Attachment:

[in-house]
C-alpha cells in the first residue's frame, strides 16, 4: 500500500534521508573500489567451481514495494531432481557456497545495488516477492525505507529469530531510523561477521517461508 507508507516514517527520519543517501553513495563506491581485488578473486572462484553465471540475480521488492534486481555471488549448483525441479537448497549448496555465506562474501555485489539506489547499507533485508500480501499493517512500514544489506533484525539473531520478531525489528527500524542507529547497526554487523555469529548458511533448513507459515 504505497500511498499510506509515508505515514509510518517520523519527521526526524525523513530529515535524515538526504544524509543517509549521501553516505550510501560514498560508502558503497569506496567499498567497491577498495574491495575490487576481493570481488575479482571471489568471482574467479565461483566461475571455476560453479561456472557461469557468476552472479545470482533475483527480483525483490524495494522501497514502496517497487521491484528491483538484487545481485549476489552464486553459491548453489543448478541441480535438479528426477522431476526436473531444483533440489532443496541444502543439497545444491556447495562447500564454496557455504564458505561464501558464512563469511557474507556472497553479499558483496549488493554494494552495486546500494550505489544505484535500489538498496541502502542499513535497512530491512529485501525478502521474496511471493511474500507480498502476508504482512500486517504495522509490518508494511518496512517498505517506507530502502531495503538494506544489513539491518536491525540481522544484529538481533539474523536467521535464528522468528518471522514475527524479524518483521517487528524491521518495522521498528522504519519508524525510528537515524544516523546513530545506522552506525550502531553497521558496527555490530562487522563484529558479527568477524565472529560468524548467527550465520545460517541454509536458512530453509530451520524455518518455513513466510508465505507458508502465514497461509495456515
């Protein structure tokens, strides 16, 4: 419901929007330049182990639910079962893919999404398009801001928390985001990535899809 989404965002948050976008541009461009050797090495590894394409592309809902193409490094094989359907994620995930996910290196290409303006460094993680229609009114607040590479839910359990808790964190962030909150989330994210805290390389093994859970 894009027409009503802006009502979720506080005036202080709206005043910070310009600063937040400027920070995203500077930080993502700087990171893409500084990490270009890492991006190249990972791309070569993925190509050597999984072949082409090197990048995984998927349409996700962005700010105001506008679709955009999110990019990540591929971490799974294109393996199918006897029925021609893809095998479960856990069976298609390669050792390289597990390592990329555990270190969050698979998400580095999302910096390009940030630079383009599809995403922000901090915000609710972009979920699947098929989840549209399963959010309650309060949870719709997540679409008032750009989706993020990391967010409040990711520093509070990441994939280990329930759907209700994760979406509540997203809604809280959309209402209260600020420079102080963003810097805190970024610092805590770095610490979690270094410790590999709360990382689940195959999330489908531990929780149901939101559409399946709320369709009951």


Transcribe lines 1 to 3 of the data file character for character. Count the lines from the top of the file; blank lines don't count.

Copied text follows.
[in-house]
C-alpha cells in the first residue's frame, strides 16, 4: 500500500534521508573500489567451481514495494531432481557456497545495488516477492525505507529469530531510523561477521517461508 507508507516514517527520519543517501553513495563506491581485488578473486572462484553465471540475480521488492534486481555471488549448483525441479537448497549448496555465506562474501555485489539506489547499507533485508500480501499493517512500514544489506533484525539473531520478531525489528527500524542507529547497526554487523555469529548458511533448513507459515 504505497500511498499510506509515508505515514509510518517520523519527521526526524525523513530529515535524515538526504544524509543517509549521501553516505550510501560514498560508502558503497569506496567499498567497491577498495574491495575490487576481493570481488575479482571471489568471482574467479565461483566461475571455476560453479561456472557461469557468476552472479545470482533475483527480483525483490524495494522501497514502496517497487521491484528491483538484487545481485549476489552464486553459491548453489543448478541441480535438479528426477522431476526436473531444483533440489532443496541444502543439497545444491556447495562447500564454496557455504564458505561464501558464512563469511557474507556472497553479499558483496549488493554494494552495486546500494550505489544505484535500489538498496541502502542499513535497512530491512529485501525478502521474496511471493511474500507480498502476508504482512500486517504495522509490518508494511518496512517498505517506507530502502531495503538494506544489513539491518536491525540481522544484529538481533539474523536467521535464528522468528518471522514475527524479524518483521517487528524491521518495522521498528522504519519508524525510528537515524544516523546513530545506522552506525550502531553497521558496527555490530562487522563484529558479527568477524565472529560468524548467527550465520545460517541454509536458512530453509530451520524455518518455513513466510508465505507458508502465514497461509495456515
């Protein structure tokens, strides 16, 4: 419901929007330049182990639910079962893919999404398009801001928390985001990535899809 989404965002948050976008541009461009050797090495590894394409592309809902193409490094094989359907994620995930996910290196290409303006460094993680229609009114607040590479839910359990808790964190962030909150989330994210805290390389093994859970 894009027409009503802006009502979720506080005036202080709206005043910070310009600063937040400027920070995203500077930080993502700087990171893409500084990490270009890492991006190249990972791309070569993925190509050597999984072949082409090197990048995984998927349409996700962005700010105001506008679709955009999110990019990540591929971490799974294109393996199918006897029925021609893809095998479960856990069976298609390669050792390289597990390592990329555990270190969050698979998400580095999302910096390009940030630079383009599809995403922000901090915000609710972009979920699947098929989840549209399963959010309650309060949870719709997540679409008032750009989706993020990391967010409040990711520093509070990441994939280990329930759907209700994760979406509540997203809604809280959309209402209260600020420079102080963003810097805190970024610092805590770095610490979690270094410790590999709360990382689940195959999330489908531990929780149901939101559409399946709320369709009951």